I suppose it's fair to say that Iowa State probably wouldn't allow 63 percent of its student body to "major" in Liberal Studies, but it allows 63 percent of its basketball team to do exactly that. I don't know if the failure there is "clustering" so much as not offering appropriate guidance to the players in order to ensure they exit with an actual major.


yourworstnightmare 1 year, 10 months ago

Great article.

The athletic department keeps close tabs on the behavior of professors toward student athletes. Those professors who are "problematic" (won't be flexible to student athlete travel and exams) are put in the "bad" column, and those who are flexible are put on the "good" list.

The athletics department also sends out forms during the semester to professors with student athletes in their classes. The professors are supposed to mark a box as to the current performance of the student athlete and return it to the athletics department. In this way, the athletics department can also determine which professors and which classes accommodate this request and thus might be favorable to student athletes.

Also, the faculty athletics committee is used to smooth interactions with student athletes and professors, and members of this committee often work very closely with student athletes.

The reason that student athletes are directed toward certain majors is due to the results of this monitoring of the faculty: the degrees are less demanding academically and the classes are taught by sympathetic professors.

The athletics department seems to spend much time monitoring faculty and classes and working with the faculty athletics committee to provide an accommodating (i.e. easy, less rigorous) major such that the student athletes can focus on their sport.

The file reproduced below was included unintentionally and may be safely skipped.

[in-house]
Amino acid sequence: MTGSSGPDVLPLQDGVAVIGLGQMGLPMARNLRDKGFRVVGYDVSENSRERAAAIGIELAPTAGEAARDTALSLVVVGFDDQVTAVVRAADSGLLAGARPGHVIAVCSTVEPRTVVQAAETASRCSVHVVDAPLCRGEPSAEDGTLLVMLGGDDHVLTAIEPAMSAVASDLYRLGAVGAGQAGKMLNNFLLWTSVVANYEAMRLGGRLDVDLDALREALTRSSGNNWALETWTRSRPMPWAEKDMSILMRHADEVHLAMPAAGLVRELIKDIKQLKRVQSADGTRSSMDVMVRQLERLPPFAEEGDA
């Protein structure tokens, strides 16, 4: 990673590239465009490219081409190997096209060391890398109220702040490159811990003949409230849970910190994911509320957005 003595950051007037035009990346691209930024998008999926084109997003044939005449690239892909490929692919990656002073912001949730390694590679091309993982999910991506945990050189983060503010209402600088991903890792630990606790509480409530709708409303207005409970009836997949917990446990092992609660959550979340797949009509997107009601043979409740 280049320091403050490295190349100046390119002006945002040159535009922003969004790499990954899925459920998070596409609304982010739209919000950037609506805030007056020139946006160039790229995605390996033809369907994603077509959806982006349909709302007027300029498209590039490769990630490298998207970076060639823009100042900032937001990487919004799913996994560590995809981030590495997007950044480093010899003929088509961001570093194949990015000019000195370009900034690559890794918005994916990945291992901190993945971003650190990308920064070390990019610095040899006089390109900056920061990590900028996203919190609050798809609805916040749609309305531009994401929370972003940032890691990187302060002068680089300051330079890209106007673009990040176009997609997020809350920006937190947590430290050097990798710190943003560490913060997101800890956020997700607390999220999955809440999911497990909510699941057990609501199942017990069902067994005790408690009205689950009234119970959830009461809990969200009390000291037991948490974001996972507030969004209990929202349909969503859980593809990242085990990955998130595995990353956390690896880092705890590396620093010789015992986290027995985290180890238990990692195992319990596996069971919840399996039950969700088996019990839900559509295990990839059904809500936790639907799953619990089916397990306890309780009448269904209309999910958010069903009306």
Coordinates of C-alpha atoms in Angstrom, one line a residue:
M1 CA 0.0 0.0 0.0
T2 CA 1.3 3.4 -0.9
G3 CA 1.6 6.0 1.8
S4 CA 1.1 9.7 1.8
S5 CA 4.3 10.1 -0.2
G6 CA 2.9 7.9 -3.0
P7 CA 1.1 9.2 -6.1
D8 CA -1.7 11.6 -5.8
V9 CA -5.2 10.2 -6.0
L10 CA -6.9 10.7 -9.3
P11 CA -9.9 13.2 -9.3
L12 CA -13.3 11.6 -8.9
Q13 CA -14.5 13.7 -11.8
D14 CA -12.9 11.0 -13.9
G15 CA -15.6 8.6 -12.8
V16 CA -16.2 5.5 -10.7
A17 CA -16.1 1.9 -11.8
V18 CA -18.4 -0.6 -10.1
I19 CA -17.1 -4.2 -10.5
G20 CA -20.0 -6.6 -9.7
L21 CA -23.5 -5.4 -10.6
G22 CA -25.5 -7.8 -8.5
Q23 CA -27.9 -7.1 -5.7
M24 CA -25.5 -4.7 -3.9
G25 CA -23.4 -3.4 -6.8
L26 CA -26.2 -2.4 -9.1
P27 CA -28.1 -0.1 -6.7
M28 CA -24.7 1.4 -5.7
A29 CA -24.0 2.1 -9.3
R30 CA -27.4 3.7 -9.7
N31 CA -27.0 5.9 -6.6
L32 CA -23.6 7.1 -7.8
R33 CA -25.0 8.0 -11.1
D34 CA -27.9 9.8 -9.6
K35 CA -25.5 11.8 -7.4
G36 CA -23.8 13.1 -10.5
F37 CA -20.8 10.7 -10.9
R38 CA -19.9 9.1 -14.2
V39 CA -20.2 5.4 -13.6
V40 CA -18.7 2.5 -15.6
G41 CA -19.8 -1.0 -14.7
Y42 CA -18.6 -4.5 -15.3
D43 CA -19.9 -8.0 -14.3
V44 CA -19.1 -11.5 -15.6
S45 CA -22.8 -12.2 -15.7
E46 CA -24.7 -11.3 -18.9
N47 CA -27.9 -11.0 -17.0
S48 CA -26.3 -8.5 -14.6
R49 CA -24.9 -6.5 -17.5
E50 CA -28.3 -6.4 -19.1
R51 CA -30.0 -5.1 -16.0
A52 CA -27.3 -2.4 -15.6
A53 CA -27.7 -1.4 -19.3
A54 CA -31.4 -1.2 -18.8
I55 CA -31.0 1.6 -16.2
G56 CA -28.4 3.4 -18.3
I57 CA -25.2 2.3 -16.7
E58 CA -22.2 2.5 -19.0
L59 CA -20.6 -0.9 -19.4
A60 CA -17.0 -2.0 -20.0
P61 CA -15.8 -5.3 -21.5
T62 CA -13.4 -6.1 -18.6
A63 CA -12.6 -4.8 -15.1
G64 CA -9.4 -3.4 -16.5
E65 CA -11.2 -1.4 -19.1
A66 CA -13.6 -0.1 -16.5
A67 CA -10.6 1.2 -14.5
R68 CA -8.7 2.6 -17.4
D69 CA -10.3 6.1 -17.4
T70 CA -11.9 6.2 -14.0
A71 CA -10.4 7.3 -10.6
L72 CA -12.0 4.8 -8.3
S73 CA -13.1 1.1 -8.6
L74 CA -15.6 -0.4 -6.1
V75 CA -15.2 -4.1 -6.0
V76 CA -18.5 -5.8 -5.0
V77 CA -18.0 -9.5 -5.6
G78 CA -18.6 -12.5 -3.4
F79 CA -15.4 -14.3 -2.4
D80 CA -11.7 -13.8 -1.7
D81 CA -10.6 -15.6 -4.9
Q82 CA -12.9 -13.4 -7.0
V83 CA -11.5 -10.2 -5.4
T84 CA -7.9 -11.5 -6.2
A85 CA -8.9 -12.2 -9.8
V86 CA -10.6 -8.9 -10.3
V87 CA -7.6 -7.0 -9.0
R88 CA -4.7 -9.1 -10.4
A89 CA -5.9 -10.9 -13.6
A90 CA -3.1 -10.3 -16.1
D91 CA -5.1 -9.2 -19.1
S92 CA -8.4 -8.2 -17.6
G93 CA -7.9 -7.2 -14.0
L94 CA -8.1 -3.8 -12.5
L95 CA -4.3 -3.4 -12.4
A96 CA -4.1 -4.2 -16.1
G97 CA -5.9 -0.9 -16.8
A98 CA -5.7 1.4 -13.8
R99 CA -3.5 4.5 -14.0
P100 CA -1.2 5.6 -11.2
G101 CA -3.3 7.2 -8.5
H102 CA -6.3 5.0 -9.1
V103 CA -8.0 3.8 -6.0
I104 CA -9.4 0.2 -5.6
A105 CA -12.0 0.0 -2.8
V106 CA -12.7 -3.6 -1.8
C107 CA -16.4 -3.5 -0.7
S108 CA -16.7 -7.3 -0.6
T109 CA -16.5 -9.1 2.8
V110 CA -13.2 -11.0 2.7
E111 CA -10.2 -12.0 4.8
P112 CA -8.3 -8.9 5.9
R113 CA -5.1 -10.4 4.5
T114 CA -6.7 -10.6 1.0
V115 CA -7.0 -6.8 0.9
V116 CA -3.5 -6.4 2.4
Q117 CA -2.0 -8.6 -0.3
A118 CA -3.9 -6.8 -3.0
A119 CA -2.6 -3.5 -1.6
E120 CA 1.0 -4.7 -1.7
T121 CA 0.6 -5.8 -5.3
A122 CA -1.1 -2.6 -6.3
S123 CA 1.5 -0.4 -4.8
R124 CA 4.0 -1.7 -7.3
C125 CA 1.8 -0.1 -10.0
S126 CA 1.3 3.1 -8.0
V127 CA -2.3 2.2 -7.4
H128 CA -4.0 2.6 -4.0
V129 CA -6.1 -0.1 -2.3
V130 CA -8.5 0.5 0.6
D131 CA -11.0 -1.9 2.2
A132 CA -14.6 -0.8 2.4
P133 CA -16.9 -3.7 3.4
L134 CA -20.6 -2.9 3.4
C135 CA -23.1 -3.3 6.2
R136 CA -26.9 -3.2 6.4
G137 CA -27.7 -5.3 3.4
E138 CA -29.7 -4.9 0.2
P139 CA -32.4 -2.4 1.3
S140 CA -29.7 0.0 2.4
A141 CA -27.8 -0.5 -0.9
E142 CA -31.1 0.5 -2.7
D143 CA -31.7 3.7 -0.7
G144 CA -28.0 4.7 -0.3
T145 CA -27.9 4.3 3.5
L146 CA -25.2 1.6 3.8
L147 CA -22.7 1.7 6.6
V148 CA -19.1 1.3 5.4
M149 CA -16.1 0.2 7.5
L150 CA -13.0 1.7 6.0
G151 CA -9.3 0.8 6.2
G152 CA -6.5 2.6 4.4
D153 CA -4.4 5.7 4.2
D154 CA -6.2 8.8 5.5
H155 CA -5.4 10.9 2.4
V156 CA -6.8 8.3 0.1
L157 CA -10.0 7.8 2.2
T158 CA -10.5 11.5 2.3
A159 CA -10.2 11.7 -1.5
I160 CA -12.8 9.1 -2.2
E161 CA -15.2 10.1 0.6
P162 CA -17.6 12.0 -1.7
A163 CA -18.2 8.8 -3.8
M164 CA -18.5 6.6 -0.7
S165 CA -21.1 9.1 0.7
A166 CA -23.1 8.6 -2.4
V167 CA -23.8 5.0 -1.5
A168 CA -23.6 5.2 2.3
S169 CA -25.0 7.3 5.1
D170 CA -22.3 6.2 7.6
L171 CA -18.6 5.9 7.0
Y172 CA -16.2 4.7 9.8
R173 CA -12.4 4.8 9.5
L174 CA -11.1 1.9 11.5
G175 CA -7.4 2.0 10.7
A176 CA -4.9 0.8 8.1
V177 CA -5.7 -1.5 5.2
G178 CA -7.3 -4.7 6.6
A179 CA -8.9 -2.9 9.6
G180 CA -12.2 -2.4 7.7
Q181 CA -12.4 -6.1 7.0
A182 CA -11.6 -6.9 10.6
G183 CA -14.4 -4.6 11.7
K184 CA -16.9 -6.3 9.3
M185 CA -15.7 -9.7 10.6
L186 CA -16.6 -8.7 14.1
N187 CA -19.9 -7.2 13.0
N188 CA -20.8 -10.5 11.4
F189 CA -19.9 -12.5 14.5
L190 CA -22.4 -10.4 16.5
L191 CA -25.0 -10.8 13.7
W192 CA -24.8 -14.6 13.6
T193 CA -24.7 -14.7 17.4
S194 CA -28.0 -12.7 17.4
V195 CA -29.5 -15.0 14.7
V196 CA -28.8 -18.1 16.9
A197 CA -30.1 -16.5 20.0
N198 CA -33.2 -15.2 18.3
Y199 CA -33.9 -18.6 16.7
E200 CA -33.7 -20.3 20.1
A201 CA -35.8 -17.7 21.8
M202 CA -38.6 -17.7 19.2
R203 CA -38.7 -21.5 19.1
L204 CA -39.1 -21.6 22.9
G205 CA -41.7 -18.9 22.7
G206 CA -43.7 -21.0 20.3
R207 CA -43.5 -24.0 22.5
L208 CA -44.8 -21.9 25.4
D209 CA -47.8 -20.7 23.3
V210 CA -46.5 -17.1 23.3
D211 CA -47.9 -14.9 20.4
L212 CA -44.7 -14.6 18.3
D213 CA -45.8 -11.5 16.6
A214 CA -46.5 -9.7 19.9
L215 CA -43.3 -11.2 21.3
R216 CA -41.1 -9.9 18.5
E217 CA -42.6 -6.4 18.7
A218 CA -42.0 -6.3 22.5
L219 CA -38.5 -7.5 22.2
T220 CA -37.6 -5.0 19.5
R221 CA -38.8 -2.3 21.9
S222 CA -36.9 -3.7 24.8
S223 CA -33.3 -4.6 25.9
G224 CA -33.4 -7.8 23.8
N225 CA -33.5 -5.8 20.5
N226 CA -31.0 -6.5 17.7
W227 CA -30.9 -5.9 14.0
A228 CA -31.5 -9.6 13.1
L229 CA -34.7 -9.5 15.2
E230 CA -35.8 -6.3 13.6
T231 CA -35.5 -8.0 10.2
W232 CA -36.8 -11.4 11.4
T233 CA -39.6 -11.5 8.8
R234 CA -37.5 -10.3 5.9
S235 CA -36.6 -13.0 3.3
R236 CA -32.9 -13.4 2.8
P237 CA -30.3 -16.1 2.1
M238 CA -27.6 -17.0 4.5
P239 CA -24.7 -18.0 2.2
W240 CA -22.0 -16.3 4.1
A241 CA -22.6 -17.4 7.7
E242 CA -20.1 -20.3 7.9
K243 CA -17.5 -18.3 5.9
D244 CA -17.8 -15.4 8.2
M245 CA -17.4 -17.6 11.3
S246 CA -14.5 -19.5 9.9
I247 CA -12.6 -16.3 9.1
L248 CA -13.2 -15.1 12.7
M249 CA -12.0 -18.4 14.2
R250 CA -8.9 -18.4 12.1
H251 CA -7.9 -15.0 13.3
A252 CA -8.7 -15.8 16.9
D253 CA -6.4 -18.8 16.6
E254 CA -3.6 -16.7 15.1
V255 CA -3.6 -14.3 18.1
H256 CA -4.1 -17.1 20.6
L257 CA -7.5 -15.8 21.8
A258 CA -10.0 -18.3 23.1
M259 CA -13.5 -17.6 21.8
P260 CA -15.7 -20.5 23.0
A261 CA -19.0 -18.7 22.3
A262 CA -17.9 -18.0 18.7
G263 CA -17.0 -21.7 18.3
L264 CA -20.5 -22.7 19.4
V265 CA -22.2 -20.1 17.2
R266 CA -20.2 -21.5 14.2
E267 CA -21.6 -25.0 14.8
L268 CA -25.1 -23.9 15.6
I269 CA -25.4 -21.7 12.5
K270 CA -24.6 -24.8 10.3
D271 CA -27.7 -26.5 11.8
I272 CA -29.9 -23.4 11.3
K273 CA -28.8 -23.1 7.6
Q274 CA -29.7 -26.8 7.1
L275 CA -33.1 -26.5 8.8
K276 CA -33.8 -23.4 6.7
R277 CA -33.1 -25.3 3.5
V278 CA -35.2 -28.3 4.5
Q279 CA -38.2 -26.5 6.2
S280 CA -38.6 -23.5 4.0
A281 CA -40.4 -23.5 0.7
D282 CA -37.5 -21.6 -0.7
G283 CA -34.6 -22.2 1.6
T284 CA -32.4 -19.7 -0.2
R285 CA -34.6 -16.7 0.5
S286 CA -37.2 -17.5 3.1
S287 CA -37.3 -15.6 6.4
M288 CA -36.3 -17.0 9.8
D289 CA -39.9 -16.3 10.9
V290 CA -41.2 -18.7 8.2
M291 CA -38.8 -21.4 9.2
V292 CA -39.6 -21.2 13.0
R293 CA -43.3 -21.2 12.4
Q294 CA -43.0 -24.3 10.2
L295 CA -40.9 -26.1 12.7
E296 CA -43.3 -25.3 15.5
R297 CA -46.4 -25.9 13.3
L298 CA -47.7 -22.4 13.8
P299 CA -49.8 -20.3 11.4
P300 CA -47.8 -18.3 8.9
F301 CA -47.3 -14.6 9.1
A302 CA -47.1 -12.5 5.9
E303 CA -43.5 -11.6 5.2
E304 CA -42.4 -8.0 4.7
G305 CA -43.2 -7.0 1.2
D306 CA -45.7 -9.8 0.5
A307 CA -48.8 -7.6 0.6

whats_going_on 1 year, 10 months ago

yeah, I don't really see the point of this either. And is this supposed to shock people? I was under the impression that they all majored in the same thing anyway. I figured it was sports management though.

It should come to no surprise that they are here to play ball, not to excel in academics (sadly.)


David Dunlap 1 year, 10 months ago

So I'm curious what the problem is. The article states that the degree is wasted, yet, all of the mentioned athletes will be drafted into the NBA this year (Taylor and Robinson) or have been or are currently in the NBA. Dr. Ward makes it clear that these students can't change majors easily or risk losing eligibility. KU basketball in recent years has graduated two doctors (Moody and Pugh), a physical therapist (Reed), and an architectural engineer(Kleinmann). I'm sure they are not alone in recent achievement by our graduates.

The follow up story should be a "Where Are They Now?" type article. Are we sending out a bunch of low income or unemployed individual to add to the welfare state of Kansas with "In essence, a wasted degree." or are we actually helping nearly all of them achieve a higher quality of life as should be the goal. We get it that not all of these guys are high academic achievers and just came here to play basketball and get to the next level. This is not a revealing article. It is just one that implies failure but fails to provide a single example.